he lives day-to-day
each evening he adorns
the same worn leather stool
as if it were his lover
caressing the foam on the beer
as if gently kissing a woman’s lips
his dimly lit remembrances of today
fade quickly as she moves to the silver pole
the delilah his mom warned him about
but she’s just woman whose husband split
when the baby was born with a palsy
so now she’s doing what she has to do
cause hospitals will save the child’s life
but ain’t gonna feed it once it’s out the door
with no other jobs in this wind swept valley
of poverty and commercial decay
their nightly fantasies pay the bills
as he places his silver tipped boots
on the brass bar
as cold as her heart is to each of them
he breathes quickly just like ever other night
singing aloud along with redneck mother
as she removes the last fibers of their civility
he can’t imagine anything finer
and doubts she’s got a problem in the world
up there making him happy
like all women should
getting all his hard-earned cash
just for a little shake of this and that
and he wonders how such people
get to have such an easy life
how they come to be so free
not tied down to a 40 hour week
or uh eight-hour day
and why some folks seem
to care about issues
which he judges  to
      have no answers
      or any directions
over beer and whiskey
he solves those concerns
or of any importance
to anyone outside
the sphere of his smoke rings

19 thoughts on “cowboy…

  1. So now I finally know that men don’t only have weird relationships with their cars, but also with their leather stools. And with this illuminating realization I am off into another day in this (men’s) world. But not before congratulating you on another fabulous piece! [I can think of a cow-girl reply back to this, but I will graciously abstain… for the time being] 😉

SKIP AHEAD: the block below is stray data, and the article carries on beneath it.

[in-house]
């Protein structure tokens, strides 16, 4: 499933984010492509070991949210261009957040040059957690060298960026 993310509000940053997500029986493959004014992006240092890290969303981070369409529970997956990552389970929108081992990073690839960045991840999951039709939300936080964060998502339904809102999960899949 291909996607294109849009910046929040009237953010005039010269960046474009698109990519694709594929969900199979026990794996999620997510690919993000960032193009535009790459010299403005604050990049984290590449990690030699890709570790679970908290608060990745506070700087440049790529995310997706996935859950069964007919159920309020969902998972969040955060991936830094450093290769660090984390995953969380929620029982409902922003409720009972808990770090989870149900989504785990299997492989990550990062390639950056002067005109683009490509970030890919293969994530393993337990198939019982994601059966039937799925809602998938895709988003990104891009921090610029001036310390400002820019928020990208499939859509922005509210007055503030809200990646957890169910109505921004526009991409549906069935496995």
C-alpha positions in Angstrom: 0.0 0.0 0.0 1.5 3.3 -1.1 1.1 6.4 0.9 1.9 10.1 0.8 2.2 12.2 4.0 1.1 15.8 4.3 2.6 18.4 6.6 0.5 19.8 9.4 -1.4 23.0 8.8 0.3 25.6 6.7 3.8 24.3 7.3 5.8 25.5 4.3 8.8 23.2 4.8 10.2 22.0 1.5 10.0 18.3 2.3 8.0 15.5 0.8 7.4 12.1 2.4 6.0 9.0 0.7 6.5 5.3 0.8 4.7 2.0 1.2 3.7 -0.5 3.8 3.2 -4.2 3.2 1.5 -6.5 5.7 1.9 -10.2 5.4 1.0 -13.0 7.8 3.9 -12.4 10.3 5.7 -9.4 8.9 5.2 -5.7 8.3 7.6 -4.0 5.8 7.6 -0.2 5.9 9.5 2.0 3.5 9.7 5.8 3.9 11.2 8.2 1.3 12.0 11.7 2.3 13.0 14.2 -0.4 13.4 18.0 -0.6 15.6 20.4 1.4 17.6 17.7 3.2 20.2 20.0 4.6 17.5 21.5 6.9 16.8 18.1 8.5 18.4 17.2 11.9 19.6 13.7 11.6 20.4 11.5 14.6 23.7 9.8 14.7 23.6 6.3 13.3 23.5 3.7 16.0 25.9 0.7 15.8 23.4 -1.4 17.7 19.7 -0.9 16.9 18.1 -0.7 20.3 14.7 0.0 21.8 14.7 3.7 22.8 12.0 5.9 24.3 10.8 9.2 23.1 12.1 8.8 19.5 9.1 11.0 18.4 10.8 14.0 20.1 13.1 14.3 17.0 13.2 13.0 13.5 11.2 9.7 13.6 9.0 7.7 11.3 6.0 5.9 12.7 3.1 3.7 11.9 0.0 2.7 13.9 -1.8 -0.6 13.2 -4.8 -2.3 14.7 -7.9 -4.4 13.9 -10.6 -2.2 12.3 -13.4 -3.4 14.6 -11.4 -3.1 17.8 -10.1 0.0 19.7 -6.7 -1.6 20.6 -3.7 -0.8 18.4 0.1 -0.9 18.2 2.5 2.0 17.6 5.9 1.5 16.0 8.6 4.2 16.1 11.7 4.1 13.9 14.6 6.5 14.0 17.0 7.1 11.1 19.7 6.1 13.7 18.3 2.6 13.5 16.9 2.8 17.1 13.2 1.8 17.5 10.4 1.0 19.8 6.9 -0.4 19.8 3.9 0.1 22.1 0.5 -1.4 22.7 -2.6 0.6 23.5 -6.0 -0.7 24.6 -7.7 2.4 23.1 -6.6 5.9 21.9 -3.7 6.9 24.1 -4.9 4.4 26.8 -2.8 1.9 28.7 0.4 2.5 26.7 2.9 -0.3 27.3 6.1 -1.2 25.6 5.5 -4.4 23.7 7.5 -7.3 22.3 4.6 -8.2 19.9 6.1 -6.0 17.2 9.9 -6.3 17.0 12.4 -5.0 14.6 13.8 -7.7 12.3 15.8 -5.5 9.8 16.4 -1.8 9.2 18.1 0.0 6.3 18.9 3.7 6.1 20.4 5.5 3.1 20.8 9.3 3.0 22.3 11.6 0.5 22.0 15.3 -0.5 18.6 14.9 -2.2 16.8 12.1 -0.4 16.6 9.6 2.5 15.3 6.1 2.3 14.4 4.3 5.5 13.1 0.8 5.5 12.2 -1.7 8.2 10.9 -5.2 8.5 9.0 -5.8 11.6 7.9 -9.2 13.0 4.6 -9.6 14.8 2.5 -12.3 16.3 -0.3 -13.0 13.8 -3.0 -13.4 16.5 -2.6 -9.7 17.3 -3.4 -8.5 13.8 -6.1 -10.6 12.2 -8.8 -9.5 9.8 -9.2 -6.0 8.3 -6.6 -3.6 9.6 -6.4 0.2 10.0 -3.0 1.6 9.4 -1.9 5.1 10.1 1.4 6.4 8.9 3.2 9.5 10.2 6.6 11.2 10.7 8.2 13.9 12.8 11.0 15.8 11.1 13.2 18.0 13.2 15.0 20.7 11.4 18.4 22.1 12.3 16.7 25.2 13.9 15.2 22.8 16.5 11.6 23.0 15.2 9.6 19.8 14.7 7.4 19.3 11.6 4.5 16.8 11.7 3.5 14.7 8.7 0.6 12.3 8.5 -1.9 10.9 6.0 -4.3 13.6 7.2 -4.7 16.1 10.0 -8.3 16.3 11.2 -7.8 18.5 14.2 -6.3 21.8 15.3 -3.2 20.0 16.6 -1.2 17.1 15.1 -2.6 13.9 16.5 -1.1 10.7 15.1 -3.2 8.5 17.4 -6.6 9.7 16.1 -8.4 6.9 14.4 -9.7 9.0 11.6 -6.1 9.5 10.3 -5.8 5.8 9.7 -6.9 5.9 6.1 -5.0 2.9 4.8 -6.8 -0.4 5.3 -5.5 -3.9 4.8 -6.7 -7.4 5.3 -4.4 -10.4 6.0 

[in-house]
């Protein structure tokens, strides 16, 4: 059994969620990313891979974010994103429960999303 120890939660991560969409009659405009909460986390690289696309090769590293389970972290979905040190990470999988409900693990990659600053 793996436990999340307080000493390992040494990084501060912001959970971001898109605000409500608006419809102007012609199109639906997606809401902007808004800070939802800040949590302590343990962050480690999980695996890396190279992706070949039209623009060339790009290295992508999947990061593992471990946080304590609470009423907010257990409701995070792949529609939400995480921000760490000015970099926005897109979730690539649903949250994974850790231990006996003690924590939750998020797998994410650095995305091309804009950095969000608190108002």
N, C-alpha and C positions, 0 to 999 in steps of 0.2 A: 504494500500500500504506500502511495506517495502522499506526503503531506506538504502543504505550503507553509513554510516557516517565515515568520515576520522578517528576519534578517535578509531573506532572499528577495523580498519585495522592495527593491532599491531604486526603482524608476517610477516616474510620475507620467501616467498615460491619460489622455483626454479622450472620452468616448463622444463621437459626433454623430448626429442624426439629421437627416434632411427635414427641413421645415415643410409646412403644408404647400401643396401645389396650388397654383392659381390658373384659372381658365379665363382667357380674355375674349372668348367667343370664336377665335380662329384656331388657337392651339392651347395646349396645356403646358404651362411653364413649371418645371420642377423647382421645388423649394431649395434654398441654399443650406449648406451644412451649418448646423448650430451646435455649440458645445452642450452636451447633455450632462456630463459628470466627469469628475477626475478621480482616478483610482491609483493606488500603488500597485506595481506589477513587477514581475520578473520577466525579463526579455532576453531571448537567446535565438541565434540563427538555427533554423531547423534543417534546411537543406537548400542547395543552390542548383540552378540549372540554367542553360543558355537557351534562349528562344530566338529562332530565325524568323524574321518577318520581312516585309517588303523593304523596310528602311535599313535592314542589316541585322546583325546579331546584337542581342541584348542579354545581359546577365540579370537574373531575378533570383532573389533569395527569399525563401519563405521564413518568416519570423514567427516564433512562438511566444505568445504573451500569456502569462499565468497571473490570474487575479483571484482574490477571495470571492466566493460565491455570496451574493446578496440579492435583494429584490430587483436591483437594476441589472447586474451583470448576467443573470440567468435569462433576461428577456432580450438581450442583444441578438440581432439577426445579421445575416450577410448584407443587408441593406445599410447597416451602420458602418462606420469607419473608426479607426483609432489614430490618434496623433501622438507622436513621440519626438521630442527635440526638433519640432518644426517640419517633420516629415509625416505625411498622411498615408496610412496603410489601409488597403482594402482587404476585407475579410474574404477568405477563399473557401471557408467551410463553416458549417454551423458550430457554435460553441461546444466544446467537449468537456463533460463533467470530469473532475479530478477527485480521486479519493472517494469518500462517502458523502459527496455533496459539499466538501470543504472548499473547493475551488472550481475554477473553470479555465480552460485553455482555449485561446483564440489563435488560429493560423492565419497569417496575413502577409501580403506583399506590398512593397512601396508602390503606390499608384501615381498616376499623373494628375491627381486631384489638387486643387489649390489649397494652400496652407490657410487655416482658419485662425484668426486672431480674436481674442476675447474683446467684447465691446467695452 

2. “as she removes the last fibers of their civility
    he can’t imagine anything finer
    and doubts she’s got a problem in the world” — this is kind of the ultimate fantasy, isn’t it?

    A lot of texture in this piece. Thanks for the read.

  3. So, I just realized I could click a button and hear you read your poems. I love that. This is a beautiful and sad all at once. I love the description and the pace and hearing you read.

  4. I have just listened too – thanks for pointing it out survivorscribe.

    Thanks for the explanation of the abbreviation! I’m not from those parts as you may be able to tell.

  5. A really strong poem, and I too enjoyed hearing your voice read this poem. I’m going to go back and listen to some of your other poems now.
    The line “as she removes the last fibers of their civility” struck a chord…
    thank you for sharing this poem.

  6. I had difficulty finding the voice of this poem but after listening to you read it, it seemed much more accessible. You really have great expression in your voice. Pearl

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